Plaintiffs in a voting rights lawsuit are reacting to news that a Federal Court Judge has ruled in their favor. Wednesday a judge ruled that the State of Alaska violated the Voting Rights Act by failing to provide translations into Native languages.Download AudioJudge Sharon Gleason found the State of Alaska violated the Voting Rights Act by failing to provide translations of voting materials to voters whose primary language is Gwich’in or Yup’ik.Benjaman Nukusuk is the Tribal Chief for the Native Village of Hooper Bay, a plaintiff in the case.“I was very pleased because the elders of the Y-K Delta want to know what they’re voting on and who they’re voting for and why and our elders by nature are very articulate and precise in what that want, especially when it comes to things that matter for our people and the things of our Y-K Delta.”Judge Gleason issued the partial decision after presiding over a two-week trial in June and July. Native American Rights Fund Attorneys argued the state’s voting materials in Yup’ik and Gwich’in were inaccurately translated and poorly distributed. NARF Attorney Natalie Landreth says the law the state was supposed to be following passed in 1975.“We’re obviously extremely pleased and relieved but the reality is that the case, the decision and the changes that it’s supposed to bring are 40 years overdue.JudgeGleason gave the state until Friday to indicate what changes they can make before the November 4th general election. Landreth says she hopes the state will deliver comprehensive translations.“There’s a hundred-page voter information pamphlet that goes out every election in English and the reality is that Yup’ik speaking voters are entitled to all of that information before they go vote and so what we want to see is some plan to make sure that Yup’ik speaking voters will learn about the candidates, the ballot measures, the bond measures, the judges, everything on there.”The Department of Law has said it will work with the Division of Elections to draft a proposal. Judge Gleason has not yet ruled on whether the state intentionally violated voter’s rights on the basis race or color.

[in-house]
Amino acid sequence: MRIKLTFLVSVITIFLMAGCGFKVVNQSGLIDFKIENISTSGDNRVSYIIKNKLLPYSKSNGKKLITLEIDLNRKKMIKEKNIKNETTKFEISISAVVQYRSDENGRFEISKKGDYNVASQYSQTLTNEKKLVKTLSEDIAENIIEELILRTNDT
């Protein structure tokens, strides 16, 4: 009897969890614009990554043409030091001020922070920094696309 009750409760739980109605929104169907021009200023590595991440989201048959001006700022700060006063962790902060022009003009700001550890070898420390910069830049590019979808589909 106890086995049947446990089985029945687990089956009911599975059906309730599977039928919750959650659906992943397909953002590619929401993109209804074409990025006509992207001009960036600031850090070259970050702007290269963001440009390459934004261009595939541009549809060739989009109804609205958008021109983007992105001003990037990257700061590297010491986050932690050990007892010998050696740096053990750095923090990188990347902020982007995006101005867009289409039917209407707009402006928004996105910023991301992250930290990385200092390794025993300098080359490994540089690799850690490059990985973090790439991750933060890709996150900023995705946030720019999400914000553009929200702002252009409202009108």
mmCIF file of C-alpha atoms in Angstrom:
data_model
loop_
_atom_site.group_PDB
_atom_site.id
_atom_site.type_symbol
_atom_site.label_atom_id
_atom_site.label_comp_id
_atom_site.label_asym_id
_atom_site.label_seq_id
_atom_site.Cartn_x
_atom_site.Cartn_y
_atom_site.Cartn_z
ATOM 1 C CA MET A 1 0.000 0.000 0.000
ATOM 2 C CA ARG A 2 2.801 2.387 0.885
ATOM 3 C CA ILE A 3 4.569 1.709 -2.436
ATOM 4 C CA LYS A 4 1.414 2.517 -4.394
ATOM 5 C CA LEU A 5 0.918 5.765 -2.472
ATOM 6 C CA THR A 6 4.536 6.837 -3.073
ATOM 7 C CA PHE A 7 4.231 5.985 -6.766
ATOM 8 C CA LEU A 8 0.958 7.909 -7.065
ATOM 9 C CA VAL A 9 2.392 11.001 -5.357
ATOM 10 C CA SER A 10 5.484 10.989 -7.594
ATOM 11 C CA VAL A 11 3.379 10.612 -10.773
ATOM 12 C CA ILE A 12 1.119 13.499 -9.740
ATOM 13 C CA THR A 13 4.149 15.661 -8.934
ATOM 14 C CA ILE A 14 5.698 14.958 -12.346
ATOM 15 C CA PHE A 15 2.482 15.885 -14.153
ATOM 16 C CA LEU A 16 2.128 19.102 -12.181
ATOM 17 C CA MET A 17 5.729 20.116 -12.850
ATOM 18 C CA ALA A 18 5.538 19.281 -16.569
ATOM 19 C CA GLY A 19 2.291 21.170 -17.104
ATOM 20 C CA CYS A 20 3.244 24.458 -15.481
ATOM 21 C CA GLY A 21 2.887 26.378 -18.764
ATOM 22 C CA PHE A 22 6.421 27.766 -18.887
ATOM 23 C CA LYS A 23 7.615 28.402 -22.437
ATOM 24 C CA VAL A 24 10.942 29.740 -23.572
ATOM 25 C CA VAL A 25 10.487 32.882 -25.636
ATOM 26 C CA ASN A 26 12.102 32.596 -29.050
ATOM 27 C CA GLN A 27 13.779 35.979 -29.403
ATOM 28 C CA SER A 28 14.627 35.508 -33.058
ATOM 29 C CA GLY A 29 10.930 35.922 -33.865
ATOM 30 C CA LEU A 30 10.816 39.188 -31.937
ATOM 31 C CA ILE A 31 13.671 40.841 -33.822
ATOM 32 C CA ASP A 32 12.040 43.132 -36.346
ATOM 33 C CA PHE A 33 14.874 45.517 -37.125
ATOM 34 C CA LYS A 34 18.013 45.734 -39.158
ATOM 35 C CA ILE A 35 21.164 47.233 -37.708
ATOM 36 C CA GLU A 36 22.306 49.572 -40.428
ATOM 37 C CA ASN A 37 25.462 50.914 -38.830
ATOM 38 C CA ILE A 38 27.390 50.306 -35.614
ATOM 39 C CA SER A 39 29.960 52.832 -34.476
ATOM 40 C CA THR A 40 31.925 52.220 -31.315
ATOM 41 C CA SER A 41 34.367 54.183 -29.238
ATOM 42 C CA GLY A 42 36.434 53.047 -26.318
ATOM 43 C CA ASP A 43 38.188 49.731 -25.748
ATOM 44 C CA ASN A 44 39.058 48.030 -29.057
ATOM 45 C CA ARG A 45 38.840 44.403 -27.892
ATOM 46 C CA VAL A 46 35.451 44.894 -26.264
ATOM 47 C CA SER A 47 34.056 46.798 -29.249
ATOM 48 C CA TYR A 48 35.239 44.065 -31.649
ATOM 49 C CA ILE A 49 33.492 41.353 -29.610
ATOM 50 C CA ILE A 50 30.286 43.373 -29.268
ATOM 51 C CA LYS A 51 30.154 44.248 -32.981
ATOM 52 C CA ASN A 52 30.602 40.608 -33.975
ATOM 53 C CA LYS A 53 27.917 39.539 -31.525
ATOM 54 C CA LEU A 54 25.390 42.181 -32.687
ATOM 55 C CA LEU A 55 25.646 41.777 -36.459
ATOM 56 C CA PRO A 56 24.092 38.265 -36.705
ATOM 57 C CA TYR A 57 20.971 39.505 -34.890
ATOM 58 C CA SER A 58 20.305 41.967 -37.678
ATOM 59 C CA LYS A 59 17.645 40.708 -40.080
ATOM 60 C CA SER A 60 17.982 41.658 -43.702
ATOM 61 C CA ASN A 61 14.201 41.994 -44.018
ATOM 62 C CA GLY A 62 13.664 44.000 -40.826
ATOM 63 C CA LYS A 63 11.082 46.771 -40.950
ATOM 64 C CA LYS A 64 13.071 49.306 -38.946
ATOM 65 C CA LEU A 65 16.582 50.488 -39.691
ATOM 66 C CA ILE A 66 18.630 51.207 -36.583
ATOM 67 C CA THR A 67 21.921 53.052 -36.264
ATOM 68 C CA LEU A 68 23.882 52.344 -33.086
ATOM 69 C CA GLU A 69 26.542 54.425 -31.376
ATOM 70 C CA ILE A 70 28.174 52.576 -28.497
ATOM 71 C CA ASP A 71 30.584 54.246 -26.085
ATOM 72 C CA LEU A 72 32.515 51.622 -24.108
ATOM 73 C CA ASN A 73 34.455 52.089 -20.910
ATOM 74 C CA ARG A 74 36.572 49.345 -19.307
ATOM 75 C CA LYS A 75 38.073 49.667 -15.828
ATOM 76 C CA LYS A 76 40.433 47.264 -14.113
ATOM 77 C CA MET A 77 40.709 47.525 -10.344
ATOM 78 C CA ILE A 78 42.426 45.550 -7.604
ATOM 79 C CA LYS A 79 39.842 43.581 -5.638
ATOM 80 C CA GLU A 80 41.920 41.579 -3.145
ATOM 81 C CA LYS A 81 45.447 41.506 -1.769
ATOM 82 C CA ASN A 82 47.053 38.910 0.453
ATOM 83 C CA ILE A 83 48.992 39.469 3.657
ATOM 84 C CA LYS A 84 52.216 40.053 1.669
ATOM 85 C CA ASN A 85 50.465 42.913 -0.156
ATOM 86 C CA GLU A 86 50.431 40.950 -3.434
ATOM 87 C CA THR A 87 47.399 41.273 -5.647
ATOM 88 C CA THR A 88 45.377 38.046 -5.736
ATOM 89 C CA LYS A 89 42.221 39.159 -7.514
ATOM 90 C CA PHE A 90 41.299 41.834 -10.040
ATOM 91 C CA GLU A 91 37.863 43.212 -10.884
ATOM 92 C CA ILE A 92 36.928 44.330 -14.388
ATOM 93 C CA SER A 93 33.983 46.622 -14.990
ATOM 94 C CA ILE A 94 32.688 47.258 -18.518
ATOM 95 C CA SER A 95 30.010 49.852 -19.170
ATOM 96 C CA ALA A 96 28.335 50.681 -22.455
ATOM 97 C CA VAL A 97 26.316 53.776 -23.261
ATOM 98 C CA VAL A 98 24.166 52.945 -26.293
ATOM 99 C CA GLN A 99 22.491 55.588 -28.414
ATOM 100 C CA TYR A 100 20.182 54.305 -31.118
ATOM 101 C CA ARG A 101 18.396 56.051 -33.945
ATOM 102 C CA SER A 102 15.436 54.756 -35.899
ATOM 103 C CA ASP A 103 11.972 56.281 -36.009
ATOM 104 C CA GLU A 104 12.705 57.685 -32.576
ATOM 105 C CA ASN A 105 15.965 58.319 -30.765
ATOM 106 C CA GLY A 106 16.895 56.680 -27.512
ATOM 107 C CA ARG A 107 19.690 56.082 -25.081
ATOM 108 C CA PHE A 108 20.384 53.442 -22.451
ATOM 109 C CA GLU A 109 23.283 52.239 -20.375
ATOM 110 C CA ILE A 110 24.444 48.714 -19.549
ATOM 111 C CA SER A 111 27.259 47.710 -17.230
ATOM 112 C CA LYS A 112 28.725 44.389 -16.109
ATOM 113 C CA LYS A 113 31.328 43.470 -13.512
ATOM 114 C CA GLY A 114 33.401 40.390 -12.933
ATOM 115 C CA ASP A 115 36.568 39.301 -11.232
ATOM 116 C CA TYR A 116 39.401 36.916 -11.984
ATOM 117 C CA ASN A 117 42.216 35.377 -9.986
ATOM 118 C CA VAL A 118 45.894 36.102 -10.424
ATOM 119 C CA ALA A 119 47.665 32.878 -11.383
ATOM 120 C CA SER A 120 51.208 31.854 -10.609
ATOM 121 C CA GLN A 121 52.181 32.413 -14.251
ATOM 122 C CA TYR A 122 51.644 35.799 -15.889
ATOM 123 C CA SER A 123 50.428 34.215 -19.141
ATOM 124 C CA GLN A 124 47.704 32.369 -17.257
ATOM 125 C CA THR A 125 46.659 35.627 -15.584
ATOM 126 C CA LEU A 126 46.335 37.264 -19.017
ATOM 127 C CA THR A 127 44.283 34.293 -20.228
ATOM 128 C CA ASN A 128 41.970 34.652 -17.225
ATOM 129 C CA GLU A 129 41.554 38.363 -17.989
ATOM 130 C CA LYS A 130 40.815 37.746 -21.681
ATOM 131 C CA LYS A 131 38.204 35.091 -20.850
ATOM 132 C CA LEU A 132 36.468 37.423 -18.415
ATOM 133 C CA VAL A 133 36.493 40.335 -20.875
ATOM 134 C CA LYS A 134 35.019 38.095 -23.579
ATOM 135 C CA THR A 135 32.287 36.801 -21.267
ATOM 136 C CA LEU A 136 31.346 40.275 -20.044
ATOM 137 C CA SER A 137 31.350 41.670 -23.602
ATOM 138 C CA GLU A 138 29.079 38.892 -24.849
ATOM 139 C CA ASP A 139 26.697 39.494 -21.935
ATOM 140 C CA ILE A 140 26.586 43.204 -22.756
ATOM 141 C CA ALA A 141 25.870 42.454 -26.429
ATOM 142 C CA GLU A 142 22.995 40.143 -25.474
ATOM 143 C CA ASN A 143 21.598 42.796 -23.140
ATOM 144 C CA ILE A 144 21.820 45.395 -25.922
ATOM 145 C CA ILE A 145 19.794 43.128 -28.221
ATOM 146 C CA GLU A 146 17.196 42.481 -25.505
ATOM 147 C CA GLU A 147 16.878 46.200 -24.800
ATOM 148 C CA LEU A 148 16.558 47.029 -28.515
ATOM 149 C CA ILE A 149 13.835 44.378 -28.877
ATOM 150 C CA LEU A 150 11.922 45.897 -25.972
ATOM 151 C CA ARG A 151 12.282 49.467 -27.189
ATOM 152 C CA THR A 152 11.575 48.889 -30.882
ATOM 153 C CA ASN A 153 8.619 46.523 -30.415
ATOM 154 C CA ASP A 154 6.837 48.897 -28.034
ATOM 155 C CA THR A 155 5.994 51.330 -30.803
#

For purposes of this post, I invite you to stipulate two things.First, FCPA Professor is a free, public website and a leading source of FCPA information that is widely read by a world-wide audience. Some might have difficulty stipulating to this, but the following is what others have said about FCPA Professor. FCPA Professor is the “the Wall Street Journal concerning all things FCPA-related,” and “the most authoritative source for those seeking to understand and apply the FCPA,” FCPA Professor is a Top Law Blog for in-house counsel by Corporate Counsel, a Top 25 Business Law Blog by LexisNexis, and a top 100 Legal Blog by the American Bar Association.Second, DOJ FCPA officials routinely speak to on-line information sources on topics relevant to the Foreign Corrupt Practices Act and certain of these outlets often put the official’s comments behind a paywall.Against this backdrop, this post highlights the DOJ’s long refusal to engage with FCPA Professor and frequent denial of FCPA Professor interview requests. Should DOJ officials engage with FCPA Professor? In posing this question, this post, among other things, shares the comments of a former high-ranking DOJ official on the question posed.I am occasionally asked by readers about my relationship, if any, with DOJ FCPA enforcement attorneys. My standard response is that several former DOJ officials are among the most valued readers of FCPA Professor, contributors to this site, and self-described “biggest fans” and “biggest boosters” of FCPA Professor. Yet, the relationship with current DOJ FCPA officials is non-existent.My efforts to engage with the DOJ on FCPA topics dates back several years.For instance, as highlighted in this prior post, in the aftermath of the November 2012 FCPA Guidance, I submitted two basic questions about the Guidance to my DOJ press office contact. No response. Three additional efforts were made. No response. As stated in the prior post, so much for that transparency thing the DOJ talked about in the FCPA Guidance press conference (i.e. the DOJ strives to be “transparent” in its FCPA enforcement.).Fast forward to a more recent snubbing by the DOJ.On April 5th, I dialed in to the DOJ’s press conference announcing its FCPA “Pilot Program.” When doing so, the moderator asks one to state your name and affiliation and I complied. At the first available opportunity when listeners were prompted, I requested to ask a question. However, I never got the opportunity to ask my questions – rather all of the questions chosen were from non-lawyer journalists some of which – it was perfectly clear – knew very little about the FCPA.No big deal, a press conference can only last so long and perhaps it was just bad luck.On May 4th, I e-mailed my DOJ press office contact as follows.“As you know, Mr. Weissmann has participated in several interviews with online media sources in recent months, including as to the recently announced FCPA pilot program.I respectfully invite Mr. Weissmann to do either a written Q&A for publication on FCPA Professor or be a guest on the FCPA Flash podcast to discuss various aspects of the pilot program.Unlike other media sources to which Mr. Weissmann has granted interviews, both FCPA Professor and the FCPA Flash podcast are free public resources.[…]Thank you for the consideration.”My contact at the DOJ (who I should note has always been very cordial and professional) responded “I’ll check and get back to you on this.”A week passed without a further response.So, I tried again.A week passed without a further response.So, I tried again.Another week passed without a further response.So, I tried again.Another week passed and finally I received the following response from the DOJ press office. “Thanks for reaching out and sorry for the delay in getting back to you. We’ll decline the opportunity for an interview at this time. I’ll let you know if that changes.”Denied once again by the DOJ.And to think, the DOJ did not even know what my questions were going to be.Fast forward to June 1st.Like many, I had just read that Daniel Kahn was appointed the permanent DOJ FCPA Unit Chief. Perhaps, I thought, Mr. Kahn would like to engage with a leading FCPA information source that would publish for free – for all the world to see – his FCPA goals and insights.So, once again, I e-mailed my DOJ press office contact and stated:“I appreciate the consideration as to Mr. Weissmann.I understand that Daniel Kahn was recently named the FCPA Unit Chief. I would like to request to interview Mr. Kahn (either a written Q&A or interview Mr. Kahn on the FCPA Flash podcast).”Unlike the prior request, this second request was promptly denied as the press office contact stated: “We’ll decline the opportunity for an interview with Mr. Kahn at this time. Again, will let you know if that changes.”Denied once again by the DOJ.And again, the DOJ did not even know what my questions were going to be.I fully understand and accept that DOJ FCPA officials (like other public officials) do not have a legal duty to speak to all people.However, given the DOJ’s frequent reference to engagement and transparency in the FCPA space, I remain hopeful that some day DOJ FCPA officials will conclude it is worth their time to engage with a leading FCPA information source that is a free and publicly available.If you are reading, the invitation is always open.I recognize that my feelings towards this issue are not exactly distintered.Thus, I reached out to certain long-time, valued FCPA Professor readers and posed the general question of whether the DOJ should be willing to engage with FCPA Professor.A former high-ranking DOJ official responded to my question as follows:“Clearly, they are not happy with your periodic observations that the emperor has no clothes, or that the revolving door has hit someone else in the ass, but your criticisms are usually fairly mild. […] What the government folks don’t seem very anxious to do these days is to articulate why they are taking some of their more leading edge interpretations of the [FCPA]. […] Keep up the good work.”An FCPA practitioner responded as follows:“[The DOJ] should grant interviews to all reputable sources which includes FCPA Professor at the top of this list. Their avoidance of a leading source of FCPA analysis, which can be critical and test assertions of DOJ, speaks volumes.”